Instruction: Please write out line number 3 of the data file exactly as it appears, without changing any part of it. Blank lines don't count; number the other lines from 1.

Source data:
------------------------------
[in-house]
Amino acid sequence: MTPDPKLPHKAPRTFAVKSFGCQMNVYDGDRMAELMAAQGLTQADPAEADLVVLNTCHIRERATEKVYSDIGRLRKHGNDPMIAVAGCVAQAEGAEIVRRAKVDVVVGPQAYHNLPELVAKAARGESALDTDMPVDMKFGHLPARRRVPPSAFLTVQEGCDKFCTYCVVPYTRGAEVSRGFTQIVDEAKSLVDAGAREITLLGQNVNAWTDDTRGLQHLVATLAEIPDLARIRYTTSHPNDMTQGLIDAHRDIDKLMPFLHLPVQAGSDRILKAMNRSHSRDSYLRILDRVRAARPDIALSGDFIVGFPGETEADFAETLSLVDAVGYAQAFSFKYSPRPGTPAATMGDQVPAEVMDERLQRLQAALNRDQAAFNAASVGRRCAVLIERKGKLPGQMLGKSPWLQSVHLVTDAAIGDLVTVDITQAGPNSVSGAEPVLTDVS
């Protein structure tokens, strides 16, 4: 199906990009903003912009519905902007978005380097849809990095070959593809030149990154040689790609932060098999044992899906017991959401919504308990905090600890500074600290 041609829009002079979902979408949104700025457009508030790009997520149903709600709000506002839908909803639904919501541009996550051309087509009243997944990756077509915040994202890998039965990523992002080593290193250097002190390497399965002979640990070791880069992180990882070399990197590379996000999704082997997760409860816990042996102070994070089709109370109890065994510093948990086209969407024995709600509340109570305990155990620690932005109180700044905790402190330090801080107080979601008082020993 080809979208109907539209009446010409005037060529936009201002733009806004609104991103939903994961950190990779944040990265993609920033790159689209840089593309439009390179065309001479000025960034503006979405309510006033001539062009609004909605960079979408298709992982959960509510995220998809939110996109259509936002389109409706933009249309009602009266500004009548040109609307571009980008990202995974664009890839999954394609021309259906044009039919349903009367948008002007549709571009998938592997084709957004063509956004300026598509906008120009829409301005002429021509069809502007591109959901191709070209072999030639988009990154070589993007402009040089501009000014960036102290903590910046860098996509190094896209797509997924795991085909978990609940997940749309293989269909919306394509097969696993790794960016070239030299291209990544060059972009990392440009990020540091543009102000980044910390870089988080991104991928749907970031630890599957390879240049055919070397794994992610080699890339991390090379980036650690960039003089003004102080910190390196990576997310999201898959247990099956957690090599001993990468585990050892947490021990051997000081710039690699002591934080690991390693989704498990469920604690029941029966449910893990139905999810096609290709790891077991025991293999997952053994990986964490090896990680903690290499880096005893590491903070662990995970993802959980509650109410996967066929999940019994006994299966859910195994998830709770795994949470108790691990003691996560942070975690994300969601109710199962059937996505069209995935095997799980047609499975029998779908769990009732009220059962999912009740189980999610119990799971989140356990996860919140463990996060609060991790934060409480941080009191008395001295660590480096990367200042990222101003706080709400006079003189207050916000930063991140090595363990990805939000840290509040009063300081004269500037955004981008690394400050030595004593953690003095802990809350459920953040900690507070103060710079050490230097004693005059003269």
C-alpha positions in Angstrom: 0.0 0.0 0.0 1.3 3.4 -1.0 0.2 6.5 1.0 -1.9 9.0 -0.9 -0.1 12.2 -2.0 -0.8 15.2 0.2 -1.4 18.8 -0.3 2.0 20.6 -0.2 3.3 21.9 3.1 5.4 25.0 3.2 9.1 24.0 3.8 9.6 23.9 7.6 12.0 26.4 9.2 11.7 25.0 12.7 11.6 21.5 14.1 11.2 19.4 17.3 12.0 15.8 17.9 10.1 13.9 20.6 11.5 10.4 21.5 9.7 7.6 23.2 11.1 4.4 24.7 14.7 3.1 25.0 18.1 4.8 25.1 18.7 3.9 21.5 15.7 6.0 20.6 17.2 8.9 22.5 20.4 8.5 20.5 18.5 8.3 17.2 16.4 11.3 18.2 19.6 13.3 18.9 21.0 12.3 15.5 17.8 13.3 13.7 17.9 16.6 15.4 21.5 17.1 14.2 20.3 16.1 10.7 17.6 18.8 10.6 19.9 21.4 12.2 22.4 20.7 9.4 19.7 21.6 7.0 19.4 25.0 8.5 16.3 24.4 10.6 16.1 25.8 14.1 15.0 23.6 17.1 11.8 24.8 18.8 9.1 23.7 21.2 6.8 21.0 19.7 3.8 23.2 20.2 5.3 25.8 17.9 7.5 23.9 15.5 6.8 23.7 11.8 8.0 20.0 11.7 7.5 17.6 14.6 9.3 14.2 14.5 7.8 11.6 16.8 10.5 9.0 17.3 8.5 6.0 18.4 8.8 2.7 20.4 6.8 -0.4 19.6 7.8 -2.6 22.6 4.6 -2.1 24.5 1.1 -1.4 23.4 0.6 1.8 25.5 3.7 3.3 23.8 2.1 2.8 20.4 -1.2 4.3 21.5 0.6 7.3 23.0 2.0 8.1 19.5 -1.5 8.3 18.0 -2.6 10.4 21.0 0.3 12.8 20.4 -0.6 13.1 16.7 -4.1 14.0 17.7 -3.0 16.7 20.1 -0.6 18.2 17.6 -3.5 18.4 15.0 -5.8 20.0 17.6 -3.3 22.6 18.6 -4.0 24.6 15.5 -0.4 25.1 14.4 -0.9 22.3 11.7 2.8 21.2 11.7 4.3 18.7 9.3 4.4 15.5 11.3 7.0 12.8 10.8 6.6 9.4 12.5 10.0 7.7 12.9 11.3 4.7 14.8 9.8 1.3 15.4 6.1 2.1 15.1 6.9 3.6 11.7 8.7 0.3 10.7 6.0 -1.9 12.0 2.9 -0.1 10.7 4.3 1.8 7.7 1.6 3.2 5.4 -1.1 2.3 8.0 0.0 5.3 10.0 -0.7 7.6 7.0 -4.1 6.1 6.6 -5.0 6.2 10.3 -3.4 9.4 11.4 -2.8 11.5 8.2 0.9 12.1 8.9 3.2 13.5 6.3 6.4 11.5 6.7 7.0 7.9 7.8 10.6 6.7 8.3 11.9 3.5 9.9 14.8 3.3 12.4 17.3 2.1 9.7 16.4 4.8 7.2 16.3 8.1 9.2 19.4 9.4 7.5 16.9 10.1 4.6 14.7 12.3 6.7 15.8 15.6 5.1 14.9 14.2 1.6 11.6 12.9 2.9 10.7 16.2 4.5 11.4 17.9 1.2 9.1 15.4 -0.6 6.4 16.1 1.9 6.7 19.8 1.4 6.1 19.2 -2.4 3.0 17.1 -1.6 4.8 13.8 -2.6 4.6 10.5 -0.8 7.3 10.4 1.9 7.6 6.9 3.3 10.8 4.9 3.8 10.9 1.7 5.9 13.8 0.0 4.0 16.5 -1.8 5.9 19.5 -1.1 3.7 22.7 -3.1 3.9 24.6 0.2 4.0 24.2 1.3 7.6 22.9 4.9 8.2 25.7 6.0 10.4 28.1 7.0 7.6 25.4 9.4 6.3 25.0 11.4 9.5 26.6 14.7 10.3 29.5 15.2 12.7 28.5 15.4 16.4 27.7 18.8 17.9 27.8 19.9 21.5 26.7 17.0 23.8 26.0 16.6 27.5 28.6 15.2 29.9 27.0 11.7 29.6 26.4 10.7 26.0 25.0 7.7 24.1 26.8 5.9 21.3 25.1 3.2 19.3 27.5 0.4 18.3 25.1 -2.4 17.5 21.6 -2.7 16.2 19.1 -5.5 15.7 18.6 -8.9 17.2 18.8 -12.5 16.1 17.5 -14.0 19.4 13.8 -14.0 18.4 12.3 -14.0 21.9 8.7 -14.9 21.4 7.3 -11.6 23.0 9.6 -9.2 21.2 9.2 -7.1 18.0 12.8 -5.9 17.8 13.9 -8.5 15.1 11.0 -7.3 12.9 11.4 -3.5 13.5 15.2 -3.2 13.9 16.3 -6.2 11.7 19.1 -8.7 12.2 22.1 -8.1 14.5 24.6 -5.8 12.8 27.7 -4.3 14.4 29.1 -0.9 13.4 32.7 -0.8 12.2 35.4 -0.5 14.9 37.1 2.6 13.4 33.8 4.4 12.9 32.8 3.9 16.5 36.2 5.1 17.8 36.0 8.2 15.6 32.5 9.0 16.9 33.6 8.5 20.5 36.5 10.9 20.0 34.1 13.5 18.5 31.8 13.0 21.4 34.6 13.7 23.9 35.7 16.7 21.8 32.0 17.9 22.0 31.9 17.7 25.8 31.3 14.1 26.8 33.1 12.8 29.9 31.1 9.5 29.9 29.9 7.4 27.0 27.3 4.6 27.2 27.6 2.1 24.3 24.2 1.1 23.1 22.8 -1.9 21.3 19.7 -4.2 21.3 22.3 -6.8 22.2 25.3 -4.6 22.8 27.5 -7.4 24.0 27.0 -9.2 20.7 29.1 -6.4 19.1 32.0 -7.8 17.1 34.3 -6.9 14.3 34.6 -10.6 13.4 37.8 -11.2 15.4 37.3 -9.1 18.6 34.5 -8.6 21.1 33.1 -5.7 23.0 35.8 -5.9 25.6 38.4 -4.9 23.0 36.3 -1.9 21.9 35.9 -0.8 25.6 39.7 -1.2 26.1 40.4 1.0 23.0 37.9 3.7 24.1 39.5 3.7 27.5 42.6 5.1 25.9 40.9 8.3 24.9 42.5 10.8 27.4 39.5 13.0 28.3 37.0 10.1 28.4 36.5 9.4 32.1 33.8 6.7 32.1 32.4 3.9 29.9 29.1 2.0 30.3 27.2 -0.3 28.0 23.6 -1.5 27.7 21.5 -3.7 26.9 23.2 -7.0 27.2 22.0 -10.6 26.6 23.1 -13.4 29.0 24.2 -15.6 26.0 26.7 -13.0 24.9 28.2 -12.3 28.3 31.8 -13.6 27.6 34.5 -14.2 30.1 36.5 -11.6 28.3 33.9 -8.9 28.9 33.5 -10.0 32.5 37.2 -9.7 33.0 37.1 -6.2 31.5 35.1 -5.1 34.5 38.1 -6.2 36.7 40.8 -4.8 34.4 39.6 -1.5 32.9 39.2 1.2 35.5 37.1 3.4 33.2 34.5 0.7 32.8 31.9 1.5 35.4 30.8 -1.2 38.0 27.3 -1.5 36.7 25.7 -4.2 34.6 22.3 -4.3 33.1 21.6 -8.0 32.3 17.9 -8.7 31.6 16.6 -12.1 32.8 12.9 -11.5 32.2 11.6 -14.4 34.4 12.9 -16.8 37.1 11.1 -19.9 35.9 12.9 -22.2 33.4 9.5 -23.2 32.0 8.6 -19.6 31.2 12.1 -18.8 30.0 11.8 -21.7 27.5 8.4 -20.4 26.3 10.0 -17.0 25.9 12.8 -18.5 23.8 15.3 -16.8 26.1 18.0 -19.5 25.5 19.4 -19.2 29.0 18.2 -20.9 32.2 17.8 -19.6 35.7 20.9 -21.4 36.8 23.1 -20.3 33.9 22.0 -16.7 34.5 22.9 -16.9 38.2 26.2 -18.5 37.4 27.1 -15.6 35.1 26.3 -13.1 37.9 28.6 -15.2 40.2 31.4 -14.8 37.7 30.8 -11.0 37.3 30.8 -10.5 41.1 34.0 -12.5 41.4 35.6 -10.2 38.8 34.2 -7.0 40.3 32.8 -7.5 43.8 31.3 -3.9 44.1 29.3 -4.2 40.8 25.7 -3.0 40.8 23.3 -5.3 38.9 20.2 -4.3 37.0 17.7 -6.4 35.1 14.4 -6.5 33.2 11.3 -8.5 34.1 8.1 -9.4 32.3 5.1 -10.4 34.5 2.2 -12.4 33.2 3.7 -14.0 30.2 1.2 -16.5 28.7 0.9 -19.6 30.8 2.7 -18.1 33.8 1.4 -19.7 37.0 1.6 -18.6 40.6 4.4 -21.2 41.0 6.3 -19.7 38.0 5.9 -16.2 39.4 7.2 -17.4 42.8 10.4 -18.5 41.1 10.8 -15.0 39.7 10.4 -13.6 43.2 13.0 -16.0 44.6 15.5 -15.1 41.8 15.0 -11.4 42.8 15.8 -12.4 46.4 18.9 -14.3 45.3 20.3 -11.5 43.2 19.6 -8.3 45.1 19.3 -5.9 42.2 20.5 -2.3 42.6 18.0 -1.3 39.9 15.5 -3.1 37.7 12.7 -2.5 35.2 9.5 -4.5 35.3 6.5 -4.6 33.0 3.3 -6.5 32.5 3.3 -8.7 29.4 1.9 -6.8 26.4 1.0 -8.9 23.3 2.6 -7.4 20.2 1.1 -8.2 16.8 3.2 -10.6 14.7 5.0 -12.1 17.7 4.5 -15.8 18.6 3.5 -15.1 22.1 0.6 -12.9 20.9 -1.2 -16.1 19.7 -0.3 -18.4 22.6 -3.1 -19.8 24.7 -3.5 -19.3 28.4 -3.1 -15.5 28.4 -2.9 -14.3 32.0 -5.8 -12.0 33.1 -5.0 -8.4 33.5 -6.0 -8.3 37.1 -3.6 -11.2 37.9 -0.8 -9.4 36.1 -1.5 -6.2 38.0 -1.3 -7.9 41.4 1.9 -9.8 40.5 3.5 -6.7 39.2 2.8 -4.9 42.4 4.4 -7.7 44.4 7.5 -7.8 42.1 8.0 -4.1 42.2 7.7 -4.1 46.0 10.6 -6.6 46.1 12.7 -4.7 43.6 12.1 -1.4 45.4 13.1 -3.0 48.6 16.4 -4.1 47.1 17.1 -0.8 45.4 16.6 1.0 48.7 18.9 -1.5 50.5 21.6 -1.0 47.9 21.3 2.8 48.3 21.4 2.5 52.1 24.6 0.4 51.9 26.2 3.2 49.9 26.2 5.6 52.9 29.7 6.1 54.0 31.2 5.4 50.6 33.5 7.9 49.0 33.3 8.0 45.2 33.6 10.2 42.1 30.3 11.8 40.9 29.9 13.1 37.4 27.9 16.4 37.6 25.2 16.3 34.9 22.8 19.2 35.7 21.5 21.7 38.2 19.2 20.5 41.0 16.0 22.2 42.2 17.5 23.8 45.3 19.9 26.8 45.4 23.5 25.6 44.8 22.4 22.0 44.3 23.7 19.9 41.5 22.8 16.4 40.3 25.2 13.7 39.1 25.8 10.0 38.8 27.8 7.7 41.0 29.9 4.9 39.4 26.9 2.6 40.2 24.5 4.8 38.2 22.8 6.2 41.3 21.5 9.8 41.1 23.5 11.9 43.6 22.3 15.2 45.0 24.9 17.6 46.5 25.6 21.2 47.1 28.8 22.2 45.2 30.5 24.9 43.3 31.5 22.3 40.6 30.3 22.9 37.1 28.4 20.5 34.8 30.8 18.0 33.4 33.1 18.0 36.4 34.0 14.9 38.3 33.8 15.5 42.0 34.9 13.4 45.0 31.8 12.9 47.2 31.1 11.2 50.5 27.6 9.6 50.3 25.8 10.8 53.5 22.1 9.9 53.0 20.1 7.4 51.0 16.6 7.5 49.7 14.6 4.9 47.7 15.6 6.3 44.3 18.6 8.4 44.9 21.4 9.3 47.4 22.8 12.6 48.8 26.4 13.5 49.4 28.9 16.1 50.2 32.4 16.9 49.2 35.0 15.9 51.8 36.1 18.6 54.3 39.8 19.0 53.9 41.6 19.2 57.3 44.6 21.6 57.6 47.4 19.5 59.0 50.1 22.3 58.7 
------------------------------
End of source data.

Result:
């Protein structure tokens, strides 16, 4: 199906990009903003912009519905902007978005380097849809990095070959593809030149990154040689790609932060098999044992899906017991959401919504308990905090600890500074600290 041609829009002079979902979408949104700025457009508030790009997520149903709600709000506002839908909803639904919501541009996550051309087509009243997944990756077509915040994202890998039965990523992002080593290193250097002190390497399965002979640990070791880069992180990882070399990197590379996000999704082997997760409860816990042996102070994070089709109370109890065994510093948990086209969407024995709600509340109570305990155990620690932005109180700044905790402190330090801080107080979601008082020993 080809979208109907539209009446010409005037060529936009201002733009806004609104991103939903994961950190990779944040990265993609920033790159689209840089593309439009390179065309001479000025960034503006979405309510006033001539062009609004909605960079979408298709992982959960509510995220998809939110996109259509936002389109409706933009249309009602009266500004009548040109609307571009980008990202995974664009890839999954394609021309259906044009039919349903009367948008002007549709571009998938592997084709957004063509956004300026598509906008120009829409301005002429021509069809502007591109959901191709070209072999030639988009990154070589993007402009040089501009000014960036102290903590910046860098996509190094896209797509997924795991085909978990609940997940749309293989269909919306394509097969696993790794960016070239030299291209990544060059972009990392440009990020540091543009102000980044910390870089988080991104991928749907970031630890599957390879240049055919070397794994992610080699890339991390090379980036650690960039003089003004102080910190390196990576997310999201898959247990099956957690090599001993990468585990050892947490021990051997000081710039690699002591934080690991390693989704498990469920604690029941029966449910893990139905999810096609290709790891077991025991293999997952053994990986964490090896990680903690290499880096005893590491903070662990995970993802959980509650109410996967066929999940019994006994299966859910195994998830709770795994949470108790691990003691996560942070975690994300969601109710199962059937996505069209995935095997799980047609499975029998779908769990009732009220059962999912009740189980999610119990799971989140356990996860919140463990996060609060991790934060409480941080009191008395001295660590480096990367200042990222101003706080709400006079003189207050916000930063991140090595363990990805939000840290509040009063300081004269500037955004981008690394400050030595004593953690003095802990809350459920953040900690507070103060710079050490230097004693005059003269």